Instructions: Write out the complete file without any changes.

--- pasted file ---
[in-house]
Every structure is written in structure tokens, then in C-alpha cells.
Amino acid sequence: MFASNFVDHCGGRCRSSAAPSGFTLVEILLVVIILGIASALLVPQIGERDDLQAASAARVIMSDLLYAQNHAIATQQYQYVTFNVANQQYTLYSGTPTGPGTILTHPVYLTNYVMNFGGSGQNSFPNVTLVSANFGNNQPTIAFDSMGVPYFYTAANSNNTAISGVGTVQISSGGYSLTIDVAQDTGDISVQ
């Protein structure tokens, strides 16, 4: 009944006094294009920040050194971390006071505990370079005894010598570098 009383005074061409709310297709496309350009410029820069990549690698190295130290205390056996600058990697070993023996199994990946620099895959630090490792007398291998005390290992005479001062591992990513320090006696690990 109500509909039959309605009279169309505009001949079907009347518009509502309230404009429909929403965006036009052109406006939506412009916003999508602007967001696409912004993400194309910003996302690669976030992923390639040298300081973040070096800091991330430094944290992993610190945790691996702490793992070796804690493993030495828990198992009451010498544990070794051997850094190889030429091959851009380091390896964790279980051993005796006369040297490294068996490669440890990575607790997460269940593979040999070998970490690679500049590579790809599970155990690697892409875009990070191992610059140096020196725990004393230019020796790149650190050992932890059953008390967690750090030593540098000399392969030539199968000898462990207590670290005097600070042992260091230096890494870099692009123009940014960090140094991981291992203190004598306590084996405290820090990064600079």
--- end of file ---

[in-house]
Every structure is written in structure tokens, then in C-alpha cells.
Amino acid sequence: MFASNFVDHCGGRCRSSAAPSGFTLVEILLVVIILGIASALLVPQIGERDDLQAASAARVIMSDLLYAQNHAIATQQYQYVTFNVANQQYTLYSGTPTGPGTILTHPVYLTNYVMNFGGSGQNSFPNVTLVSANFGNNQPTIAFDSMGVPYFYTAANSNNTAISGVGTVQISSGGYSLTIDVAQDTGDISVQ
């Protein structure tokens, strides 16, 4: 009944006094294009920040050194971390006071505990370079005894010598570098 009383005074061409709310297709496309350009410029820069990549690698190295130290205390056996600058990697070993023996199994990946620099895959630090490792007398291998005390290992005479001062591992990513320090006696690990 109500509909039959309605009279169309505009001949079907009347518009509502309230404009429909929403965006036009052109406006939506412009916003999508602007967001696409912004993400194309910003996302690669976030992923390639040298300081973040070096800091991330430094944290992993610190945790691996702490793992070796804690493993030495828990198992009451010498544990070794051997850094190889030429091959851009380091390896964790279980051993005796006369040297490294068996490669440890990575607790997460269940593979040999070998970490690679500049590579790809599970155990690697892409875009990070191992610059140096020196725990004393230019020796790149650190050992932890059953008390967690750090030593540098000399392969030539199968000898462990207590670290005097600070042992260091230096890494870099692009123009940014960090140094991981291992203190004598306590084996405290820090990064600079």